Invest in American Manufacturing
Hempitecture is building a U.S. manufacturing facility for HempWool insulation.
This is an opportunity to invest in American manufacturing, and fund a more sustainable future built with hemp.
Building insulation is a $10 billion industry. And companies in this industry are very valuable. For example:
• Owens Corning (NYSE: OC), developers of insulation and roofing materials, has a market cap of $11 billion.
• Rockwool International, makers of wool-based insulation products, has a market cap of $10 billion.
• And Boise Cascade (NYSE: BCC), which manufactures building materials, has a $2.6 billion market cap.
Hempitecture is already disrupting this industry with its hemp-based insulation material.
Two years ago, hemp-based insulation was virtually non-existent in the U.S. But now it’s becoming mainstream, and Hempitecture is profiting from this shift. The company achieved 800% revenue growth in 2020 and has achieved 450% growth so far in 2021.
Hempitecture is generating about $1 million in annual revenue from more than 250 customers. And its partners include the U.S. Department of Energy and the University of Idaho. Notably, one of its advisors authored the U.S. patent for HempWool insulation.
The company has proven its technology and demand for its product. Now it’s raising capital to scale its business and begin mass production in a state-of-the-art manufacturing facility.
To back up for a moment, HempWool is the most sustainable insulation product in the world. It’s made from 90% hemp fiber and 10% binder. The result is a material that’s non-toxic, highly insulating, and resistant to mold and pests.
HempWoold is an ideal substitute for conventional insulation materials like fiberglass and spray foam. These materials are toxic and bad for the environment. Fiberglass and spray foam are responsible for health issues like lung cancer. And the extraction, production, and use of these materials creates significant carbon footprints.
HempWood, in contrast, is safe for people and the planet. Hempitecture’s product is manufactured using proprietary textile technology. The process involves taking natural fibers and converting them into high-performing insulating materials.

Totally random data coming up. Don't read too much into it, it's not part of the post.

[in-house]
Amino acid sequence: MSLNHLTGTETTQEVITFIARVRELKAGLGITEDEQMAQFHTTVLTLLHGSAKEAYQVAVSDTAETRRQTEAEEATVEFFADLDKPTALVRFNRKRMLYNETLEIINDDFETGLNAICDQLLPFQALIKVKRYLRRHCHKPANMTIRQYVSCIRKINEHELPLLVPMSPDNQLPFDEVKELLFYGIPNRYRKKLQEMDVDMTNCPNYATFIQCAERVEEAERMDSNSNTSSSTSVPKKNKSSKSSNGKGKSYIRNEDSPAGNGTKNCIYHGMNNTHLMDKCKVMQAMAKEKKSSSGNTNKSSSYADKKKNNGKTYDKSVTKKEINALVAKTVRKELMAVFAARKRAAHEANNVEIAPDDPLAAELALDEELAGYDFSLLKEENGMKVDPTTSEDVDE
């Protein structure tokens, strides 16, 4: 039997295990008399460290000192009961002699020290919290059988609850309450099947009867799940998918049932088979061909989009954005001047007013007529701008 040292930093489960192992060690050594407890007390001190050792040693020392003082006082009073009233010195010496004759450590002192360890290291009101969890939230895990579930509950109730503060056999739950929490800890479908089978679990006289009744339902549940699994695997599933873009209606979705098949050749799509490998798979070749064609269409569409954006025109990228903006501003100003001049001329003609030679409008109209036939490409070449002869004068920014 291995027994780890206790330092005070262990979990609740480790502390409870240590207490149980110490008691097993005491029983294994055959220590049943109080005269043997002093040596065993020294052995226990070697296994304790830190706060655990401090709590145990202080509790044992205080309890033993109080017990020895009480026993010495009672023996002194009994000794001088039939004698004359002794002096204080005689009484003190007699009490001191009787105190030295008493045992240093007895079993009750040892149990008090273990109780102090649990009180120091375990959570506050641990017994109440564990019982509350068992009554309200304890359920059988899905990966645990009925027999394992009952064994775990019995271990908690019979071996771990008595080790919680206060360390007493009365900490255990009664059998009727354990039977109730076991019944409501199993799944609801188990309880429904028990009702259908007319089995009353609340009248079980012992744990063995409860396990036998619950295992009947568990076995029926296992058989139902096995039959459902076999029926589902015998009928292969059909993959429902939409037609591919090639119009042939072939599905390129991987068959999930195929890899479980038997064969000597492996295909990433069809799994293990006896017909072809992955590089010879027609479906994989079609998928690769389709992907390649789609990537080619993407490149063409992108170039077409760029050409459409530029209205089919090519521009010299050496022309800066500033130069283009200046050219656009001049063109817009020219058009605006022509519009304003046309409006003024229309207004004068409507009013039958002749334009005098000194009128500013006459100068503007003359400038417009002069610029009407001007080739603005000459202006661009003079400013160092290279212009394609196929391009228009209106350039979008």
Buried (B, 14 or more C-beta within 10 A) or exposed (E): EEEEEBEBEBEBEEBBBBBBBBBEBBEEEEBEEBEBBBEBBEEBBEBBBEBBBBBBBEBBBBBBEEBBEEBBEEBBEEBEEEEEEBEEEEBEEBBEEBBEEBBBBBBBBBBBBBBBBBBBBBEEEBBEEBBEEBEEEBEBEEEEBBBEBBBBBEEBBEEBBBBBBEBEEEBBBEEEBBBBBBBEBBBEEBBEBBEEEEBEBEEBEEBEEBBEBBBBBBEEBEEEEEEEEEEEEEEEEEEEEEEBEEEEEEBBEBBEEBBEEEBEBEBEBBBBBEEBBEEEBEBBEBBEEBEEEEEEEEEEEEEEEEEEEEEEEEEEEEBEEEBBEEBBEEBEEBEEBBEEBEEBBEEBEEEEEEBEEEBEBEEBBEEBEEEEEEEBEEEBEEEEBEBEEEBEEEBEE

As mentioned, the company’s immediate focus is on a brand-new facility that will be constructed in Idaho. This facility will be part of an industrial park that will feature more than 600,000 square feet of manufacturing and distribution space. Hempitecture will be its first tenant. And the park will house the company’s manufacturing facility — the first of its kind in North America.
On June 15, the company will celebrate the “shovel ready” project with a ceremonial groundbreaking. The event will be attended by the Idaho Department of Commerce and the state’s governor.
Why set up shop in Idaho? The state is central to hemp-growing states like Washington, Montana, and Oregon. It’s also within a 700-mile radius of the largest “green” building markets including Los Angeles, San Francisco, Seattle, Vancouver, and Denver. Idaho also has a growing workforce.
Hempitecture’s federal partners include the U.S. Department of Energy and the Building Technologies Office, part of the DOE’s Office of Energy Efficiency & Renewable Energy.
Its state level partners include the Southern Idaho Economic Development, University of Idaho, and the Idaho Global Entrepreneurial Mission. In May 2021, the Idaho Department of Commerce announced a $200,000 grant to the University of Idaho and Hempitecture to fund research around HempWool products.
Tommy is an Ivy League graduate who was named to Forbes’ “30 Under 30” list in the Manufacturing and Industry category.
He graduated from Princeton with a degree in Economic Policy, then became an analyst with Goldman Sachs, an investment firm. After that, he worked for Piper, a technology company aimed at getting kids involved with computers.
In December 2020, Tommy was selected by the Department of Energy’s Building Technologies Office to be an IMPEL+ Innovator, which involved working with scientists and entrepreneurs to bring building-related technologies to market.
Matthew has a background in architecture and entrepreneurship.
After earning a degree in Architectural Studies from Hobart and William Smith Colleges, he founded a sports apparel company. After that, he worked for RoofDeck Solutions, a building materials company.
From there, he was a builder with Class Five Enterprises, a residential construction business. He then spent four years as a planning and zoning commissioner for the city of Ketchum, Idaho.
Aimee has advised some of the world’s top companies, including Google, Microsoft, the Virgin Group, and the U.S. Department of Energy.
She is the Founder and CEO of Christensen Global, a consulting company focused on policy and sustainability initiatives. She also founded Sun Valley Institute, a civic and social organization dedicated to helping Idaho businesses and community programs thrive.
Earlier, Aimee was a special advisor at the United Nations, offering guidance on sustainable energy policies. Before that, she was a consultant with The World Bank, and spent four years as a policy analyst with the DOE.
She earned a Bachelor’s degree from Smith College and a Law degree from Stanford.
Brian has extensive experience in the textile industry, including production of non-woven fabrics.
For the past four years, he’s served as an associate professor of engineering at Thomas Jefferson University. Prior to that, he was an associate professor of engineering and textiles at Philadelphia University.
Notably, Brian wrote the U.S. patent for HempWool. He earned a Bachelor’s degree and Ph.D. in Textile Science from North Carolina State University.